The case was brought by 409 relatives of those killed or injured and survivors of the attack, in which more than 1,000 people were held hostage for more than two days in a school gymnasium rigged with explosives by heavily armed Chechen separatists.
Survivors and relatives of those caught up in the bloody attack have long called for answers about what happened and whether the security forces' armed response led to unnecessary deaths among the hostages.
Kremlin spokesman Dmitry Peskov said the court's judgment against a country which had suffered a terror attack was "unacceptable" and overly emotional.
In its ruling, the court said the Russian authorities had not done enough to keep the school safe.
"The authorities had been in possession of sufficiently specific information of a planned terrorist attack in the area, linked to an educational institution. Nevertheless, not enough had been done to disrupt the terrorists meeting and preparing; insufficient steps had been taken to prevent them travelling on the day of the attack; security at the school had not been increased; and neither the school nor the public had been warned of the threat," a press release on the judgment said.
The court also identified "serious shortcomings" in the investigation into the attack by the Russian authorities.
There had been no proper examination of how the victims had died, it said. Russian authorities did not carry out a full forensic examination of the majority of victims and failed to properly record the location of most of the hostages' bodies.
In addition, other evidence at the scene was not properly secured and recorded, the court said, causing "irreparable harm to subsequent analysis of the event."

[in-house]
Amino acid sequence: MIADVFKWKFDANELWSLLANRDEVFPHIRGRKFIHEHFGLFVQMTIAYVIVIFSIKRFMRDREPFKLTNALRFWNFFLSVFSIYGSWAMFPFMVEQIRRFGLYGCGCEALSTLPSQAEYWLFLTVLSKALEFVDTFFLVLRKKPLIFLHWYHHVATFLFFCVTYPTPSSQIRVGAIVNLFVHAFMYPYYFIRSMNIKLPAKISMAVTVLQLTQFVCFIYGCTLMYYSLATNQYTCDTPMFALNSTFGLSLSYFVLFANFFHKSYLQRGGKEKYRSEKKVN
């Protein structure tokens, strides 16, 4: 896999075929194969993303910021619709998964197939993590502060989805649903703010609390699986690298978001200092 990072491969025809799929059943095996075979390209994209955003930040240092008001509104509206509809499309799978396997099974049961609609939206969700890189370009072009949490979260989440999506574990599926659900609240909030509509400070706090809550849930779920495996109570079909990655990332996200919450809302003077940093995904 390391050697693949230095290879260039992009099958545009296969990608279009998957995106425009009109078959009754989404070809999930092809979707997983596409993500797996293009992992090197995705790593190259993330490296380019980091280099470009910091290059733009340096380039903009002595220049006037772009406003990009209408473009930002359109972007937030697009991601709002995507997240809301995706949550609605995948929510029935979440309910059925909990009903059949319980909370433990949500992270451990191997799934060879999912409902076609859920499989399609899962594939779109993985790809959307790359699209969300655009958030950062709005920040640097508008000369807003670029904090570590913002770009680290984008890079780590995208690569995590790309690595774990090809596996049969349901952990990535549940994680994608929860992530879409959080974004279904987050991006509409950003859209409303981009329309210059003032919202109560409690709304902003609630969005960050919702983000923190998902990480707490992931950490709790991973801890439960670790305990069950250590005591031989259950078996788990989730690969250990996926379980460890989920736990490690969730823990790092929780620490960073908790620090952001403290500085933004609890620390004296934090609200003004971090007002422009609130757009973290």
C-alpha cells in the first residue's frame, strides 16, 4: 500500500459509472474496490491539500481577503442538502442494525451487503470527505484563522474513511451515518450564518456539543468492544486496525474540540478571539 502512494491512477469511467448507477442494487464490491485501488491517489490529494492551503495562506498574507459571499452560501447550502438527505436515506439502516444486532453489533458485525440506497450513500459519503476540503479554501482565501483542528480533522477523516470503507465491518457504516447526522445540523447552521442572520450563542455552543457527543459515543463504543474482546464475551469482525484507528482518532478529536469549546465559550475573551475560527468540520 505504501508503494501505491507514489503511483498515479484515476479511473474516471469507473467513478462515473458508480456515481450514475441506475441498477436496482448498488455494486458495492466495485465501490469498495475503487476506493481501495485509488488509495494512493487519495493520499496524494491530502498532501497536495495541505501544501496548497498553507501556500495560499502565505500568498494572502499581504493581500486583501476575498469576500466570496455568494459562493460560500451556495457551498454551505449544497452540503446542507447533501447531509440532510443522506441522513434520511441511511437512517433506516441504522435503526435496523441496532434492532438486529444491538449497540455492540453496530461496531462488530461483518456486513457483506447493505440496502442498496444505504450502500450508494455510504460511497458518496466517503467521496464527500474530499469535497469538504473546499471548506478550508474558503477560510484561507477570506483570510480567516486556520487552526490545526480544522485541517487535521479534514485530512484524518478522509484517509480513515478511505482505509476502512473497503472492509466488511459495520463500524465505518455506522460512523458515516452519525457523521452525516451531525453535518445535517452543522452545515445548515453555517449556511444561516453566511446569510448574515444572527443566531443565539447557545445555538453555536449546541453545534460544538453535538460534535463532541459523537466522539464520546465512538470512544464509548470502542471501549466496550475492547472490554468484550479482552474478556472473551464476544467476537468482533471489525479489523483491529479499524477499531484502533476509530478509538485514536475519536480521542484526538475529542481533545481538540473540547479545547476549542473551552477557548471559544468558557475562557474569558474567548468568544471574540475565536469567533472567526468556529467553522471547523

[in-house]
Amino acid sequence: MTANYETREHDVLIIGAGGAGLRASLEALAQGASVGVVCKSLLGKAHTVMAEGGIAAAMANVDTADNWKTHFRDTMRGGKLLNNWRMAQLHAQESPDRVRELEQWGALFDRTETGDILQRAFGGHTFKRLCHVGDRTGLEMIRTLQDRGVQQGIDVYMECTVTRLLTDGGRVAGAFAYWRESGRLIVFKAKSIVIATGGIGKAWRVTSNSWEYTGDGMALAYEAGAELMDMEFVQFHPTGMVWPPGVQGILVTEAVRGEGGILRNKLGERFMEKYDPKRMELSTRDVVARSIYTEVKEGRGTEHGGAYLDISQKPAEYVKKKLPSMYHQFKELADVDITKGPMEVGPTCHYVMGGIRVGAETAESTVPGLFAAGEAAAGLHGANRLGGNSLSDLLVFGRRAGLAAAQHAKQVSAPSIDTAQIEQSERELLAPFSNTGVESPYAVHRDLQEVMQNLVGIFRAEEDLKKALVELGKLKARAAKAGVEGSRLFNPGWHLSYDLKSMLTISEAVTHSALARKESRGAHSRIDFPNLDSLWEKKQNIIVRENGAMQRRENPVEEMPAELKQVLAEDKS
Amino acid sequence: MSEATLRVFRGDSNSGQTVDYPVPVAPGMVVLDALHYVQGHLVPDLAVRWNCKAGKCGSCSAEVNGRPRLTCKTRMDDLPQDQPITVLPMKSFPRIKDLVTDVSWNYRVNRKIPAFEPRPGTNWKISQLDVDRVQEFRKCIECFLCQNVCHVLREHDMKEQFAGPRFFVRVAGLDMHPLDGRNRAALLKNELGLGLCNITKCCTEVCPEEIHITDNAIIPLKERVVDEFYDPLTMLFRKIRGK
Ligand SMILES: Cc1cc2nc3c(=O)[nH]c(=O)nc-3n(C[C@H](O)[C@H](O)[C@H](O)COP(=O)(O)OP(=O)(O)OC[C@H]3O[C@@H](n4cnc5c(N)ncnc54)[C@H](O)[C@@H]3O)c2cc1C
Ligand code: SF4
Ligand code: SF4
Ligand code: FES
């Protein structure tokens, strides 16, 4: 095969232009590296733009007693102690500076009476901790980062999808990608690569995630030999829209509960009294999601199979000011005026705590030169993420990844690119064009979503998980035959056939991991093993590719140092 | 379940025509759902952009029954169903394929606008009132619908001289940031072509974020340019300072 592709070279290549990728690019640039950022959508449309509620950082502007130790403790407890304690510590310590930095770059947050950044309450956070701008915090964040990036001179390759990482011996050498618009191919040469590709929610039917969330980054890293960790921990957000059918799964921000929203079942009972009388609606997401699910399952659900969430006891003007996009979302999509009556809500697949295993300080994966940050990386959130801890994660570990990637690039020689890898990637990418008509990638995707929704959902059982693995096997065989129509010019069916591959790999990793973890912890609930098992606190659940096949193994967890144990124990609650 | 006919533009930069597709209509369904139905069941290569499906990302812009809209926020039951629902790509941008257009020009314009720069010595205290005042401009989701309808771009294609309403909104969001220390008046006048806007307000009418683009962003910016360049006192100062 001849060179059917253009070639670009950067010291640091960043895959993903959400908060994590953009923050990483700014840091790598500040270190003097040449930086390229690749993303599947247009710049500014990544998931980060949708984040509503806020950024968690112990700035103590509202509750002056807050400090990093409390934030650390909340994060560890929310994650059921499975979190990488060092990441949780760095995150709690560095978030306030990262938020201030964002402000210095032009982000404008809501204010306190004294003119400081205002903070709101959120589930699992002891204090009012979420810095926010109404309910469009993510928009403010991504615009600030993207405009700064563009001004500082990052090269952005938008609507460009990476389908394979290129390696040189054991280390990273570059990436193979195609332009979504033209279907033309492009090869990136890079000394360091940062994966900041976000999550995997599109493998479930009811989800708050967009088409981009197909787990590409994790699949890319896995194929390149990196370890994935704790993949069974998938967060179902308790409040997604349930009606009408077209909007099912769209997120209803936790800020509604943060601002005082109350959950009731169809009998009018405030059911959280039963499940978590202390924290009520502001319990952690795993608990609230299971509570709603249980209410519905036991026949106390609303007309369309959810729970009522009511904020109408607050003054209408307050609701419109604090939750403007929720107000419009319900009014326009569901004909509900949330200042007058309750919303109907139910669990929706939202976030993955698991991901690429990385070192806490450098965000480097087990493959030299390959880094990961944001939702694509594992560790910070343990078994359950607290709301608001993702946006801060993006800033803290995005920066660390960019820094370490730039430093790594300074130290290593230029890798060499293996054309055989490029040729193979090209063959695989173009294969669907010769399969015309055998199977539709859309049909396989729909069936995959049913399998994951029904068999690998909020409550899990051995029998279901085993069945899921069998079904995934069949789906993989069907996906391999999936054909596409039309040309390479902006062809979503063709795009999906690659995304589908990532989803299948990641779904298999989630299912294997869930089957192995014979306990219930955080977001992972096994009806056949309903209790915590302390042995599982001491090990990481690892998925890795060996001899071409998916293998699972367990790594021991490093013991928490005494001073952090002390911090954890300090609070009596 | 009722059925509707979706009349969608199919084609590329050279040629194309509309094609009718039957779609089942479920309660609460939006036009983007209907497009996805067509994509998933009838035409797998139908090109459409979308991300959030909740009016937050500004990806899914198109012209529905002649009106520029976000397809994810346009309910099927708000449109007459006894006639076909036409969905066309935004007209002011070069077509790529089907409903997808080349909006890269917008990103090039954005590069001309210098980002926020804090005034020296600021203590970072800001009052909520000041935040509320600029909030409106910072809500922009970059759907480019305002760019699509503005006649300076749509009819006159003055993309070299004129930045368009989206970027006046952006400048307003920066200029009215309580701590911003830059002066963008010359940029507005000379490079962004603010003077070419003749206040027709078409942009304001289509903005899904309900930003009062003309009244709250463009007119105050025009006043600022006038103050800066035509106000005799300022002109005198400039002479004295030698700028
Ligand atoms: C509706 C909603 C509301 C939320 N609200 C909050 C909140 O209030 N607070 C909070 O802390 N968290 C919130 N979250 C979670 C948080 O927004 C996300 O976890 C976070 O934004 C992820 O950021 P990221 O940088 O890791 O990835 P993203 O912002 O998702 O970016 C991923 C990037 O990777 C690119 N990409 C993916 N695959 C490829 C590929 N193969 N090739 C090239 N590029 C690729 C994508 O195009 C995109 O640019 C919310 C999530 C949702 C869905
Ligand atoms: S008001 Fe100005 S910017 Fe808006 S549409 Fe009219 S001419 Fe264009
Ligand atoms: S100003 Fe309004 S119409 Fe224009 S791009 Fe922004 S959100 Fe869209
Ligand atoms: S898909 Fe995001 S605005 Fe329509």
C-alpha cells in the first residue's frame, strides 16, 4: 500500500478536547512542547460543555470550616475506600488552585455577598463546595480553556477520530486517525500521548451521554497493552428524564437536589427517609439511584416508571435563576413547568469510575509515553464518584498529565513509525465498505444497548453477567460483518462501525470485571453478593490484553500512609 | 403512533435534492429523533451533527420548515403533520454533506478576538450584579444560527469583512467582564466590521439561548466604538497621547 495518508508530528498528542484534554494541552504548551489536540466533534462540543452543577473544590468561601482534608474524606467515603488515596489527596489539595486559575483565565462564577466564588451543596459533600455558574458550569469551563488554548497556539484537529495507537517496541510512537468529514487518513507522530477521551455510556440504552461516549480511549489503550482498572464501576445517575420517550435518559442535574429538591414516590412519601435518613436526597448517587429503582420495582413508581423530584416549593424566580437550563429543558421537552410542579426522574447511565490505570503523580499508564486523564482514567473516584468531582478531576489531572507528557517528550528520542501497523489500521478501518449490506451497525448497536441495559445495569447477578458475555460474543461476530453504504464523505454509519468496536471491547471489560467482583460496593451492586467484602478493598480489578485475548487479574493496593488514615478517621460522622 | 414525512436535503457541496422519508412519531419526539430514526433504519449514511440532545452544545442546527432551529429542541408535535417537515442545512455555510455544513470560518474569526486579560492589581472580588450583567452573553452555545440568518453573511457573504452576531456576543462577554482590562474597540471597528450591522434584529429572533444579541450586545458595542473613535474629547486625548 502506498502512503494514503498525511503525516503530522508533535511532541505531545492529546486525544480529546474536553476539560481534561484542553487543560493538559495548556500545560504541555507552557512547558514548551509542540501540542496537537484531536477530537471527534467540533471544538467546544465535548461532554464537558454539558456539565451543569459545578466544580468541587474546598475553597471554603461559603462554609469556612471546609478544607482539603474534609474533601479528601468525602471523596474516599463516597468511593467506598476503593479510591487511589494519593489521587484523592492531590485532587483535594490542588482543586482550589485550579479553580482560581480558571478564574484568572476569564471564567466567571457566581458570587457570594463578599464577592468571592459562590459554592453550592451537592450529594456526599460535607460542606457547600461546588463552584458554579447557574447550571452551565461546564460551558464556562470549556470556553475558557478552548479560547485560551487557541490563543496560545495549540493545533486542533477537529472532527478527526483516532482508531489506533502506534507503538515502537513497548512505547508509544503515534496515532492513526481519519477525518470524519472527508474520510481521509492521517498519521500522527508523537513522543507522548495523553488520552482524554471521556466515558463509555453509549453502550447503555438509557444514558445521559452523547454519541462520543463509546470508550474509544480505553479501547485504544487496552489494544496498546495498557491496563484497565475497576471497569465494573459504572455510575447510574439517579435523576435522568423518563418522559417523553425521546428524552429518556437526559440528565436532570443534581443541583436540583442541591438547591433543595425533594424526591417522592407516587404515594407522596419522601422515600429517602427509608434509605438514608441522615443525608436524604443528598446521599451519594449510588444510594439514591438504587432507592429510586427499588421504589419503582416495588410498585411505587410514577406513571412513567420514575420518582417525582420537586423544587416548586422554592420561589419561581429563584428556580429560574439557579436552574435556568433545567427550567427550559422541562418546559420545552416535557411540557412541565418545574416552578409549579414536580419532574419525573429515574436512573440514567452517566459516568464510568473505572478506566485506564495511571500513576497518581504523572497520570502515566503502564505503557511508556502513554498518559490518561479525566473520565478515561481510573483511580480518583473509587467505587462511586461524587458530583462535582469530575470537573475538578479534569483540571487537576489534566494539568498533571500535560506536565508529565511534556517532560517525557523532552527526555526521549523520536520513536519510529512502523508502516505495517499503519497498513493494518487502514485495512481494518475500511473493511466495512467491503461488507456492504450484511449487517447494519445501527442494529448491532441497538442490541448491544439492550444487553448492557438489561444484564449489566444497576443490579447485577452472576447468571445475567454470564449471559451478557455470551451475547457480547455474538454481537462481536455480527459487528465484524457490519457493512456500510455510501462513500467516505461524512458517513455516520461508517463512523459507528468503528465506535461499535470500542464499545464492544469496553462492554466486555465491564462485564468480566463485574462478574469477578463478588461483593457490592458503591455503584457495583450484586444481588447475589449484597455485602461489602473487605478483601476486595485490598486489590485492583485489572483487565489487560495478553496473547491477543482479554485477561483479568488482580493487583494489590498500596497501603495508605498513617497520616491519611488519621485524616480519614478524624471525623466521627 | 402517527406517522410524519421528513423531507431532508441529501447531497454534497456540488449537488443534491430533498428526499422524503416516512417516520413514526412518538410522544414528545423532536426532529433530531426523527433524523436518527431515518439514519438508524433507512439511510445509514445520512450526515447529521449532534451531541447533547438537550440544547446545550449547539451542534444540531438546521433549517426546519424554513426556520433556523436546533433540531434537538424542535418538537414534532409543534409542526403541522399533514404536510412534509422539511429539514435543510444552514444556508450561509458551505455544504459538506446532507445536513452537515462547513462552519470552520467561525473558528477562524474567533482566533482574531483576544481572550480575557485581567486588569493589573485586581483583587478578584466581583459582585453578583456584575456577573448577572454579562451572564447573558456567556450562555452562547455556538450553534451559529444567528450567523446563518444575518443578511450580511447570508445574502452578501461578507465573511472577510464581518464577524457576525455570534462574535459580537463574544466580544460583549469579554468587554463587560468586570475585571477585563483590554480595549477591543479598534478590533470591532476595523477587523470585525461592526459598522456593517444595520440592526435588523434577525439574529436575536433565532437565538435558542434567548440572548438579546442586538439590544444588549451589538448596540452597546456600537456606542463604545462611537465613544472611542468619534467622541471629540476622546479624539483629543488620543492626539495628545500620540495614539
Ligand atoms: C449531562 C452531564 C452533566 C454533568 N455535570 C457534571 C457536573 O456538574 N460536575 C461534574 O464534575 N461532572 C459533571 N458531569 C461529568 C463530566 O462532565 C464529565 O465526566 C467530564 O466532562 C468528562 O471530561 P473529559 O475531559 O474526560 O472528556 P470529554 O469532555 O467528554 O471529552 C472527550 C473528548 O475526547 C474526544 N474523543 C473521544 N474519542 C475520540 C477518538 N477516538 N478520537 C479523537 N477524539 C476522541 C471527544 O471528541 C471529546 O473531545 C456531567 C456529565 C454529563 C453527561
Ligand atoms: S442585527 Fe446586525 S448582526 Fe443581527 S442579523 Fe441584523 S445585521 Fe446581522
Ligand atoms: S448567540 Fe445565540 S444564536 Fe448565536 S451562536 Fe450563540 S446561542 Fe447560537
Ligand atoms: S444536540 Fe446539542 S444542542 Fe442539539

The court also criticized "serious shortcomings in the planning and control of the security operation" by Russian authorities responding to the hostage situation.
"In the absence of proper legal rules, powerful weapons such as tank cannon, grenade launchers and flame-throwers had been used on the school. This had contributed to the casualties among the hostages," it said.
A number of domestic investigations have been held in the years since the attack on Beslan's Middle School Number One and, in 2006, the only surviving hostage-taker was sentenced to life in prison.
But the court ruled that the Russian authorities had breached the applicants' rights, because "the investigation had not been 'effective', as it had not been capable of leading to a determination of whether the force used by the State had been justified in the circumstances. It also noted that the public scrutiny aspect of the investigation had been breached by the victims' restricted access to it."
The court ordered Russia to pay the 409 applicants a total of 2.9 million euros (almost $3.1 million) in compensation.
The ECHR is not a European Union body. It was established in 1959 to rule on violations set out in the European Convention on Human Rights, of which Russia is a signatory. However in late 2015 the Russian parliament passed a law allowing it to overrule judgments for the court and allowing the Russian constitution to take precedence.
Asked if the Russian government would abide by the court's decision, Peskov said: "All the necessary legal actions about this decision will take place."